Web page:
“Ugh, I am so fat. What is the matter with me? Why can’t I just lose weight?”
Sound familiar? It does to me. This is how I used to talk to myself, and not only did it make me feel like crap about myself but it also kept me from losing weight.
What you say to yourself is so important. Especially if you want to change your body. The words you choose and the questions you ask yourself add up to a silent conversation that you’re constantly having with yourself — and you’re having one, even if you don’t realize you are.
The problem is, it’s the wrong conversation.
Saying harsh things like this to yourself has serious consequences and will keep you stuck forever in the binge/diet cycle.
Also, how you see yourself reinforces your inner dialog. How you talk to yourself makes you think of yourself a certain way, which gives you an identity. Then the identity fuels the constant conversation you have with yourself. (For more on this, read my post “Who Do You Think You Are”: https://camillemartinrd.com/2018/07/09/who-do-you-think-you-are/?/)
If you want to change something, you have to be aware of it. So the first step is to spot it. Then — and this is key — ask yourself the right question.
When you ask yourself a question, your brain will always answer. So, for example, asking yourself “Why can’t I just lose weight?” gives you answers like “Because I have no willpower,” “Because I just can’t stop eating,” or “Because I hate working out.” These answers reinforce your destructive behaviors, make you feel terrible about yourself, and fuel your tendency to binge.
But if you turn the conversation around by asking, “What’s really going on here?” you might say, “I have a layer of fat around my stomach that I want to get rid of.” Then you may say, “Well, what’s causing that?” which might result in “I’m fueling myself wrong.” Now you’re getting somewhere, because you’ve given your brain a problem to solve and it will prompt you to look for solutions.
Let’s look at how these two questions differ.
The first question, “Why can’t I just lose weight?”, is emotionally charged and makes it personal — it’s you that’s the problem. The second, “What’s really going on here?”, is unemotional and makes the problem an external one that has nothing to do with who you are.
The first question results in a finality: I have no willpower, I can’t stop eating, I hate working out. These answers leave you with nowhere to go. They make you feel like you’ll never make progress. They make you feel like finding something to binge on.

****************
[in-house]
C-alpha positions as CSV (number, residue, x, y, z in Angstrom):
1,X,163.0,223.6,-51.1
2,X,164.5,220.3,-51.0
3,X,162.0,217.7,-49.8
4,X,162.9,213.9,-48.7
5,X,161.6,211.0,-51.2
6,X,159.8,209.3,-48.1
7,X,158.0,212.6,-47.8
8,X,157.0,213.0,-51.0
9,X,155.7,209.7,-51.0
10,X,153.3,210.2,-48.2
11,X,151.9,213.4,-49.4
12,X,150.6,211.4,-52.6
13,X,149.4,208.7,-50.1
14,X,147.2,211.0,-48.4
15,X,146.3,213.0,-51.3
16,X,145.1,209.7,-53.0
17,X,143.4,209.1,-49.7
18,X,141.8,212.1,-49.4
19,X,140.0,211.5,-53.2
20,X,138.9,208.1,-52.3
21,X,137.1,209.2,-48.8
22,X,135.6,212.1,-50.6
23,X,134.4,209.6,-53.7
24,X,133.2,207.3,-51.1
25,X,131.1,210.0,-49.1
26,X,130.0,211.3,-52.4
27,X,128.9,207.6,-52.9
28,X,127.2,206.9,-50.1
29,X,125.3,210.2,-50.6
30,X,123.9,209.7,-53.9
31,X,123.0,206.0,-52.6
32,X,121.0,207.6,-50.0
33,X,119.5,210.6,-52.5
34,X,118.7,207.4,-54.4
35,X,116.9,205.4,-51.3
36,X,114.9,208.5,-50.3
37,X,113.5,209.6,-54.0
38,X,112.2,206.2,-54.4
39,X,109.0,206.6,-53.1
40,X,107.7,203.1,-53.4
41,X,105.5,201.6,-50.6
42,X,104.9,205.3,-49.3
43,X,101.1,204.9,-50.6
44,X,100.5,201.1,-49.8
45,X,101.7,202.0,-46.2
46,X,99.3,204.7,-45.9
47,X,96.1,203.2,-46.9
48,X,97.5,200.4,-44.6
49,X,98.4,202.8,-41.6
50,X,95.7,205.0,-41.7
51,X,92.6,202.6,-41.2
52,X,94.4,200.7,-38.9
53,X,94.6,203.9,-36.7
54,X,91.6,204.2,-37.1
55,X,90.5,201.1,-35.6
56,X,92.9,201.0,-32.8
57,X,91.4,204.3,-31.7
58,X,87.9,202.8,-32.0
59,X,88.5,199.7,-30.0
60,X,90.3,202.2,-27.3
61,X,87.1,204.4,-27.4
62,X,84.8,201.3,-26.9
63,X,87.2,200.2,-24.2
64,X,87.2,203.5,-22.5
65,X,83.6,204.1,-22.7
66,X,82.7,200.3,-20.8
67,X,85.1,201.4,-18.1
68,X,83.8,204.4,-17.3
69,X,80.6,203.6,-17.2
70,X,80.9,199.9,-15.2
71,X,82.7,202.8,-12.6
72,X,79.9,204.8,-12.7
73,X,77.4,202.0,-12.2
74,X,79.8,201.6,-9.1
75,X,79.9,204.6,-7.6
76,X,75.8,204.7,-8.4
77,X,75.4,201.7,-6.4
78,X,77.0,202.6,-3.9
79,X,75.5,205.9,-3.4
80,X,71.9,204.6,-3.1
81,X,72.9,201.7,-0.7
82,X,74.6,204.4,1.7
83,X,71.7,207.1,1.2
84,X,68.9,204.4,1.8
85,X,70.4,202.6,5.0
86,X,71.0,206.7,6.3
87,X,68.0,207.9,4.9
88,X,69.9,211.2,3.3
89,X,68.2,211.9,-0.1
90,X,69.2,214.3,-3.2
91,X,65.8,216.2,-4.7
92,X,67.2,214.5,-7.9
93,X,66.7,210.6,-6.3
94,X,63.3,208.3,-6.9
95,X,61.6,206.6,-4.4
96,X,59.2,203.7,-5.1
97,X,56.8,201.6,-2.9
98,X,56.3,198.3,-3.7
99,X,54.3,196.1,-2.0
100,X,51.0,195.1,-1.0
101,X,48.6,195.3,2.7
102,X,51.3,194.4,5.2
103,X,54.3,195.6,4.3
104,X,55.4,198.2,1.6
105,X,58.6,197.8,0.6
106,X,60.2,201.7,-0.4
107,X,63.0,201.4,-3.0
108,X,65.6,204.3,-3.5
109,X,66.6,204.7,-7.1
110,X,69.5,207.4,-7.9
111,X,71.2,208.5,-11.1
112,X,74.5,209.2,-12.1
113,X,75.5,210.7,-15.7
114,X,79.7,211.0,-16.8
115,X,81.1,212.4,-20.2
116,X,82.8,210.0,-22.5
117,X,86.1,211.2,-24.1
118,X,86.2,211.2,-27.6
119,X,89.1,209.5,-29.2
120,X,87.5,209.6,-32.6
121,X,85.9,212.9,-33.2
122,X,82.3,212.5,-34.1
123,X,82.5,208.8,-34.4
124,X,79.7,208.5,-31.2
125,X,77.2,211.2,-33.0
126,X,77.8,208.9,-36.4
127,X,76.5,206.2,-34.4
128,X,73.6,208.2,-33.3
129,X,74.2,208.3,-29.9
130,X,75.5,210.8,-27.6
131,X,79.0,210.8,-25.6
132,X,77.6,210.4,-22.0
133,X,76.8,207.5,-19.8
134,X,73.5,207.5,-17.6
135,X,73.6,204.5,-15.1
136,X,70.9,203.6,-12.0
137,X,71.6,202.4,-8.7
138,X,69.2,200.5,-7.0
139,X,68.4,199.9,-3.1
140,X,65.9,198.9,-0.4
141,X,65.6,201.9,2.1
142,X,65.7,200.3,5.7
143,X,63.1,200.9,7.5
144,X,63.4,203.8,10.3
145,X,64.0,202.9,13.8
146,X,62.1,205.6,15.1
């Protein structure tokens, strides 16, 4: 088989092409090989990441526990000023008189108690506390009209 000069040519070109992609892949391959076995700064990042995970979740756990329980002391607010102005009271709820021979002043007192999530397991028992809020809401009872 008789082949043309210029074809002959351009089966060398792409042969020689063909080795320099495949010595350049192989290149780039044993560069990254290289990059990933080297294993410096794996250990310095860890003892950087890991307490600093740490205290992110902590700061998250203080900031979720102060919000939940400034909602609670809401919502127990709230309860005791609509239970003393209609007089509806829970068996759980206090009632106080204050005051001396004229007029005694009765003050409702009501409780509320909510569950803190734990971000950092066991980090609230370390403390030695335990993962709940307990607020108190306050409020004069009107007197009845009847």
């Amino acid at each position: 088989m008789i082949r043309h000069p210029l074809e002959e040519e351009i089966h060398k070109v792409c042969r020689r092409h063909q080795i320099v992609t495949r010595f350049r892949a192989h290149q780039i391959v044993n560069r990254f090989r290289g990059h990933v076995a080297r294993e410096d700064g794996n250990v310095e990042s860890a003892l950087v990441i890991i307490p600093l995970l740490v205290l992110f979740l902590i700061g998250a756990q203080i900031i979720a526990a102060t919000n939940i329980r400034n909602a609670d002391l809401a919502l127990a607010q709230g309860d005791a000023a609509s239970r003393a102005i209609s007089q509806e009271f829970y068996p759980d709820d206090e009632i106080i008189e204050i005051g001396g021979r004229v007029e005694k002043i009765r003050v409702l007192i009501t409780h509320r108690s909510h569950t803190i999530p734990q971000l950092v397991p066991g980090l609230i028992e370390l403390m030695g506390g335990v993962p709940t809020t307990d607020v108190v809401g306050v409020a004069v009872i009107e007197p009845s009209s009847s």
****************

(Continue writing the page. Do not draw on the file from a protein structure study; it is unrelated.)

The second question makes you solve a problem. It forces you to come up with solutions. Coming up with solutions to a problem puts you in control, and this makes you feel confident. The more confidence you get the more likely you are to make changes.
And when you come up with your own solutions, you’re more likely to succeed — because you’re going to pick things that fit your (current) capabilities and lifestyle. You don’t have to use any willpower to make a bunch of drastic changes that a diet demands. And, most of all, you’re more likely to stick with it and change a habit.
Changing the direction of your conversation also stops you from putting labels on yourself — I’m a sugar addict, I’m a meat eater, I’m big-boned. Again, the identities you create for yourself are powerful, so if you’re going to label yourself, at least make sure you’re creating the right ones: I’m a runner, I’m a vegetarian, I’m a health freak.
Once you start asking yourself better questions, you start having more constructive conversations with yourself. And as you keep problem solving, the healthy changes you make reinforce the positive things you say to yourself. And so on. (Remember that shampoo commercial, “And she told two friends . . .”? 🙂 )
An awesome outgrowth of this is that you start to look at your body without shame or judgment and you start being more objective and loving. Sure, you may have an extra layer of fat around your midsection, but now it’s a problem you can solve instead of what happens when you can’t stop eating because you’re fat and disgusting and can’t control yourself.
Notice what you say to yourself throughout the day. You won’t believe the number of times you say just the most horrible things to yourself and how often you ask questions that make you feel like crap and lead you straight back to the refrigerator.
What’s something you repeatedly say to yourself that you can work on changing today? Leave a comment and let me know.
Spotting your negative conversations is the first step . . . then you can change them. I promise you that no amount of calorie counting will come close to touching the benefits your body will get by doing this one thing.